The rebound in stocks has eased a lot of shoulders on Wall Street. But history suggests that the sharpness of the bounceback may itself be a cause for worry.
The Nasdaq Composite, for instance, has gained 20% from its Sept. 21 nadir, helped along by some big up days. On Sept. 24 the tech-heavy index gained 5.4%, and on Oct. 1 it tacked on 5.9%.
But nice as it is to see an index return more in a day than the benchmark 10-year Treasury gives back in a year, the fact is that looking back through time shows the biggest one-day rallies have typically occurred in the midst of bear markets.
The Nasdaq, points out Tom McManus, equity portfolio strategist for Banc of America Securities, has had 27 days since 1986 when it has gained in excess of 5%. Of those, 21 have been since the index's peak in March 2000. The other 5%-plus days happened in the fall of 1987 and the fall of 1998. On only one occasion, Oct. 9, 1998, were investors getting prices that they couldn't get later.
Big Rallies Aren't a Big Reason to Buy
Nine of the Dow Jones Industrial Average's 10 biggest one-day percentage gains happened in the years that followed the 1929 crash. (The remaining one was in 1987.) All but two of those days came before the Dow bottomed in mid-1932. Of the two rallies that came after the Dow's absolute bottom, investors would find that stocks dipped anew and that the bargain-basement sale they thought they'd missed out on would come again.
"We shouldn't become more bullish when we get the misleading reassurance of a sharp up day," says McManus. He has, in fact, gotten less bullish in part because of the big bounce off the lows, reducing the equity exposure in his model portfolio to 65% from 70% last week. He'd increased his weighting to 65% from 60% on Sept. 20 and to 70% from 65% on Sept. 21. (Yes, he's a busy guy.)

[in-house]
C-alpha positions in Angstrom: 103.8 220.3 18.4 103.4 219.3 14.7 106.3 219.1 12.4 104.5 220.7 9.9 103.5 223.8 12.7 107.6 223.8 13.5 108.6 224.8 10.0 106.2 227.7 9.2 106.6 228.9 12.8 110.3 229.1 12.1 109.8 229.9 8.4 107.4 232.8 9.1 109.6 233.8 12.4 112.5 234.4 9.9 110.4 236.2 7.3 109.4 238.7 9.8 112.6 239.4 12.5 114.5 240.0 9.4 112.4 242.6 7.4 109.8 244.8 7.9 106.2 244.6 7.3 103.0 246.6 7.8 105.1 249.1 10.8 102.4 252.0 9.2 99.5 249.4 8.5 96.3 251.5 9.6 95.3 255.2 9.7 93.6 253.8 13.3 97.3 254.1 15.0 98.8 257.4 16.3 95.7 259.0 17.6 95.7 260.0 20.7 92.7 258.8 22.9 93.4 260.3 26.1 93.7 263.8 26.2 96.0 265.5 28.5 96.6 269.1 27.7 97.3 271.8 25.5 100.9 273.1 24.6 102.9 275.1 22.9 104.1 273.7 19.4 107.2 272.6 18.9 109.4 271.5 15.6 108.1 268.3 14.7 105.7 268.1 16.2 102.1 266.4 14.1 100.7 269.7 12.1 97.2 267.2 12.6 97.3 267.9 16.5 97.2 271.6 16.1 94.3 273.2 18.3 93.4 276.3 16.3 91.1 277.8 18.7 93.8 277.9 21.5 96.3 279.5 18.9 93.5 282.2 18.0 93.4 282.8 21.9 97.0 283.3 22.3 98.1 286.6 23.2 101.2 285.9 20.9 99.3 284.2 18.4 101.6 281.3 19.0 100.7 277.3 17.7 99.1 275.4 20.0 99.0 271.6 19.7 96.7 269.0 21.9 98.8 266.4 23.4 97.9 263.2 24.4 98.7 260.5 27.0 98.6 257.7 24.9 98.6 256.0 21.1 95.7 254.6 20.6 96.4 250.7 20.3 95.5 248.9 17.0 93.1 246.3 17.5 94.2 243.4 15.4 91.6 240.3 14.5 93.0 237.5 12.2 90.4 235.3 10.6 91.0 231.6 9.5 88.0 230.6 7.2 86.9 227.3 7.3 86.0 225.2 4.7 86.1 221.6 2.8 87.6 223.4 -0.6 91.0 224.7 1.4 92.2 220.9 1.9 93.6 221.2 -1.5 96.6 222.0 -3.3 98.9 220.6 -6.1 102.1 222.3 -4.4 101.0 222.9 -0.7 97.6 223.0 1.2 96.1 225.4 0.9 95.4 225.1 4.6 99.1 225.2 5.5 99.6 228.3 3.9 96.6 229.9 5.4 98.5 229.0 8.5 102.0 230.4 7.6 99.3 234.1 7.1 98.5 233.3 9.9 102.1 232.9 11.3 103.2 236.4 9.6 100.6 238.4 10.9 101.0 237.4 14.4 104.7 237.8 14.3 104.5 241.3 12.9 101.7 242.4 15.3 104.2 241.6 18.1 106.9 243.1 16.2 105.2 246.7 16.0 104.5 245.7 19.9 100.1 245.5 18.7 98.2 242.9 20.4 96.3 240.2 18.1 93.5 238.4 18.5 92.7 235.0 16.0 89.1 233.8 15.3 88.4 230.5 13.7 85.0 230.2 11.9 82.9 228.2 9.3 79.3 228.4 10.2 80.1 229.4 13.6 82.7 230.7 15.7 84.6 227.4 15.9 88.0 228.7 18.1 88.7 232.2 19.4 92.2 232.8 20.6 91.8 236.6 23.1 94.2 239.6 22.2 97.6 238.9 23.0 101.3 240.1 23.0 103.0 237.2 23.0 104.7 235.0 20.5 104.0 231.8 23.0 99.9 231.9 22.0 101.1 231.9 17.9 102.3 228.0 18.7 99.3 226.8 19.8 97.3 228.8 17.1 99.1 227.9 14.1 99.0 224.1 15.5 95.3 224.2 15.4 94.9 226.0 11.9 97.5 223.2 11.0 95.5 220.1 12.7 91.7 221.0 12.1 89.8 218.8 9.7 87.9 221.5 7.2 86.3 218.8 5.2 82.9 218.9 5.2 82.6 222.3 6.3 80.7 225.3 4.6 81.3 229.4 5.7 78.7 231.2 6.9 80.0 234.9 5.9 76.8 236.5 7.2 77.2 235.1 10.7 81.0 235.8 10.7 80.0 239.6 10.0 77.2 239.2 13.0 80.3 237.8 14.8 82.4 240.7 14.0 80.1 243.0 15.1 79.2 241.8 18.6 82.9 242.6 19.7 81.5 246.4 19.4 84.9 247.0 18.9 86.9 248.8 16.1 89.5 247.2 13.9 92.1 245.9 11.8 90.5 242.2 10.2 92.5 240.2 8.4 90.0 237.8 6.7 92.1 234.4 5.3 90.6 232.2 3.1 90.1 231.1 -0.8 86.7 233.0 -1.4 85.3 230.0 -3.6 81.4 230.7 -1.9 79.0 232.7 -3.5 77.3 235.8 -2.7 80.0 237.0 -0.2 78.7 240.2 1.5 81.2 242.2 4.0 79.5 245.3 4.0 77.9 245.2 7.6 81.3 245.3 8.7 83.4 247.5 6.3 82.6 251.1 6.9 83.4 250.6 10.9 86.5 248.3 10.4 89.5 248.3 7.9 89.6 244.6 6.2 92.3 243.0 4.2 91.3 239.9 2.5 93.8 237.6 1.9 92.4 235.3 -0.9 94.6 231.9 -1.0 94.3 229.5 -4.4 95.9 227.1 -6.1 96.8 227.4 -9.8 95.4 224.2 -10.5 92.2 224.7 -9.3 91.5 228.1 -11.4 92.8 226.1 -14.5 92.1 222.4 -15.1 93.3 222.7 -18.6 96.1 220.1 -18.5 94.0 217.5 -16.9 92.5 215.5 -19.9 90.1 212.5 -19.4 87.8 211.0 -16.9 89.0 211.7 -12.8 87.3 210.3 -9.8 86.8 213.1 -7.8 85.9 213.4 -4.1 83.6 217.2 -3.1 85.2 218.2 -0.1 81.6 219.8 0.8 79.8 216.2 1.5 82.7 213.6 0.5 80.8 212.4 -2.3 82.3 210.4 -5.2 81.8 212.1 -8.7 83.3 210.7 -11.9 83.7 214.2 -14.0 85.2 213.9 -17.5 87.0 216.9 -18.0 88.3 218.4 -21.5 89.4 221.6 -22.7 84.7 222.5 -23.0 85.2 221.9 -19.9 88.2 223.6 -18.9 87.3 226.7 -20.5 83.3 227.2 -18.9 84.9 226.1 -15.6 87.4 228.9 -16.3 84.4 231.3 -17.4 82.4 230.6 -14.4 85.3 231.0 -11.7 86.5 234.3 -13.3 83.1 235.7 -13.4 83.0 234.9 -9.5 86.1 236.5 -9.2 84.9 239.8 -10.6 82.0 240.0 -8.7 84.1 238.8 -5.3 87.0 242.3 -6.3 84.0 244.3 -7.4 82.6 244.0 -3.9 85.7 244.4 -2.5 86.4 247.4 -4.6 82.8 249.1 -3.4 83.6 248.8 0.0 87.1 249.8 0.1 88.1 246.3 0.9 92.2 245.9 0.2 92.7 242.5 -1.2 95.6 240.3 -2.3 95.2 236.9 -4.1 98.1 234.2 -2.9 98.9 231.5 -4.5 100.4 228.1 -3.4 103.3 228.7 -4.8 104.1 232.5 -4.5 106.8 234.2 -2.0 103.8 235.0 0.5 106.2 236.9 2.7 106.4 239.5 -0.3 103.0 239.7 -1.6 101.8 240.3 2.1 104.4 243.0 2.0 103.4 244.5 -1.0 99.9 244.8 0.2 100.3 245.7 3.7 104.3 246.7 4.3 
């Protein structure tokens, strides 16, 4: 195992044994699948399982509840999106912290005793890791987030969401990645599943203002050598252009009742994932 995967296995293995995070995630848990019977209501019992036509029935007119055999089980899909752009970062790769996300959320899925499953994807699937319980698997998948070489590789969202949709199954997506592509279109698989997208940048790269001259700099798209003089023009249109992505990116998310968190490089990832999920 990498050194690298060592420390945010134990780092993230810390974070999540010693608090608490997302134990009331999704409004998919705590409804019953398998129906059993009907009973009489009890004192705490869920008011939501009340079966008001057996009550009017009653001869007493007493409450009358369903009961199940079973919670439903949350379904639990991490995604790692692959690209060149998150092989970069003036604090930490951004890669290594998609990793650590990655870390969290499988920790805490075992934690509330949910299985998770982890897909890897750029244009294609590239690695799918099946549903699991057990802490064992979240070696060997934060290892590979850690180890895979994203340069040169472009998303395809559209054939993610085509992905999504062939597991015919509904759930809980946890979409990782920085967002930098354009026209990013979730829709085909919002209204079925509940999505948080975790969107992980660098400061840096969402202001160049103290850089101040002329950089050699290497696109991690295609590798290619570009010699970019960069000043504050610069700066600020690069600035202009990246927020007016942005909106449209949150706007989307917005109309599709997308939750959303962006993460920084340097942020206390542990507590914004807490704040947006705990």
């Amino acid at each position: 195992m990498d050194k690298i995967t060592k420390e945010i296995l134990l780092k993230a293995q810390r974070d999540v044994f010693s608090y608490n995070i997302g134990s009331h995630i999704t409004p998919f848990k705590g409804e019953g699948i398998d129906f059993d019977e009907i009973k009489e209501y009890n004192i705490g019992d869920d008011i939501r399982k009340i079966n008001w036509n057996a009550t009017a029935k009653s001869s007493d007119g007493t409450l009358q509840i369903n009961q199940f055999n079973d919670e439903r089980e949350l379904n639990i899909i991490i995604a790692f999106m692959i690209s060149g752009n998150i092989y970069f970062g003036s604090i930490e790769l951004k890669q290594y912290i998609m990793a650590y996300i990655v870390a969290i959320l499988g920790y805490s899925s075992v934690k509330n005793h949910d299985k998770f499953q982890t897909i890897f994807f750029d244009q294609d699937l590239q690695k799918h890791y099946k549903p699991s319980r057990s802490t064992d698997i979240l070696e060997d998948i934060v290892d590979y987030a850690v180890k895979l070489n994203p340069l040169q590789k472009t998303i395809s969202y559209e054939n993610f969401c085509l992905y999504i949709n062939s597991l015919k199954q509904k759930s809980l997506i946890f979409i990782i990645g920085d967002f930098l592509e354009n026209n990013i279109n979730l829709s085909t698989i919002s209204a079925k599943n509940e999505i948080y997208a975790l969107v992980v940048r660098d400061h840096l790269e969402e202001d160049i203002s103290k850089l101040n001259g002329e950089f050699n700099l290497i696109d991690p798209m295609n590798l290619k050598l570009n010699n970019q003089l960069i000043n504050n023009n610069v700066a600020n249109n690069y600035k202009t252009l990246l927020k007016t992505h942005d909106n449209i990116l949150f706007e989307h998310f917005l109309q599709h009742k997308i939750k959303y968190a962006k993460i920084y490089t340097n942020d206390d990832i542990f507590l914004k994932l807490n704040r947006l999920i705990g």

The problem with the big rally days, besides their history of leading to nothing good, is that they suggest that investors are terribly worried about "missing" the bottom (and also that shorts are terribly worried about locking in gains). Typically, the beginning of a new bull market is characterized by a distrust in stocks and a lack of interest. As the move progresses, investors only cautiously add to positions; this is what the old saying that bull markets "climb a wall of worry" means. The one-day moves we've had, says Lehman Brothers technical analyst Jeff deGraaf, "don't suggest a howling new bull dynamic."
More importantly, rather than worrying about whether the bottom has come, investors should probably just remember that when the bull market does come again, there will be plenty of time. It will not be like the latter stages of the bubble, when each day you didn't have money in the market felt like a lost opportunity.
"What's remarkable about the bull market we enjoyed since the early '80s," notes McManus, "is that you really didn't need to be buying at the lows to make money."